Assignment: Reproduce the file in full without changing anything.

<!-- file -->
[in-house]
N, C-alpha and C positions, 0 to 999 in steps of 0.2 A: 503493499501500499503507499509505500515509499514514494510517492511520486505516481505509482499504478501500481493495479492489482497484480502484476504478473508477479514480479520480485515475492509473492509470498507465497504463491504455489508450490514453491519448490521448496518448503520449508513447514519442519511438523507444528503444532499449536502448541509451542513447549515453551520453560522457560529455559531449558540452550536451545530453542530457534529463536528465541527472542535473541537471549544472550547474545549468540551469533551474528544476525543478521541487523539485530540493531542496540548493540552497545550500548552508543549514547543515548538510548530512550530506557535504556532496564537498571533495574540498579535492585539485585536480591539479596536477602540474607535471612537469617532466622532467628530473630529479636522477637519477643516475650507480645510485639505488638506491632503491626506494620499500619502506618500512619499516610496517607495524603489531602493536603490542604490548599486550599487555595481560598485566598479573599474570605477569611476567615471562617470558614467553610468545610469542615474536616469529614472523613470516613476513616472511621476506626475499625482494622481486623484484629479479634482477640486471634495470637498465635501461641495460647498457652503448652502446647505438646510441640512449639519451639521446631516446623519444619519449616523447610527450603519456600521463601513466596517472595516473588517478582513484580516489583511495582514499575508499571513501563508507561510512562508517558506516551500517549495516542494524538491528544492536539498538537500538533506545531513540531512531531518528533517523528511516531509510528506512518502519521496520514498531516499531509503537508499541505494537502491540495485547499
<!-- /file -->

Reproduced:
[in-house]
N, C-alpha and C positions, 0 to 999 in steps of 0.2 A: 503493499501500499503507499509505500515509499514514494510517492511520486505516481505509482499504478501500481493495479492489482497484480502484476504478473508477479514480479520480485515475492509473492509470498507465497504463491504455489508450490514453491519448490521448496518448503520449508513447514519442519511438523507444528503444532499449536502448541509451542513447549515453551520453560522457560529455559531449558540452550536451545530453542530457534529463536528465541527472542535473541537471549544472550547474545549468540551469533551474528544476525543478521541487523539485530540493531542496540548493540552497545550500548552508543549514547543515548538510548530512550530506557535504556532496564537498571533495574540498579535492585539485585536480591539479596536477602540474607535471612537469617532466622532467628530473630529479636522477637519477643516475650507480645510485639505488638506491632503491626506494620499500619502506618500512619499516610496517607495524603489531602493536603490542604490548599486550599487555595481560598485566598479573599474570605477569611476567615471562617470558614467553610468545610469542615474536616469529614472523613470516613476513616472511621476506626475499625482494622481486623484484629479479634482477640486471634495470637498465635501461641495460647498457652503448652502446647505438646510441640512449639519451639521446631516446623519444619519449616523447610527450603519456600521463601513466596517472595516473588517478582513484580516489583511495582514499575508499571513501563508507561510512562508517558506516551500517549495516542494524538491528544492536539498538537500538533506545531513540531512531531518528533517523528511516531509510528506512518502519521496520514498531516499531509503537508499541505494537502491540495485547499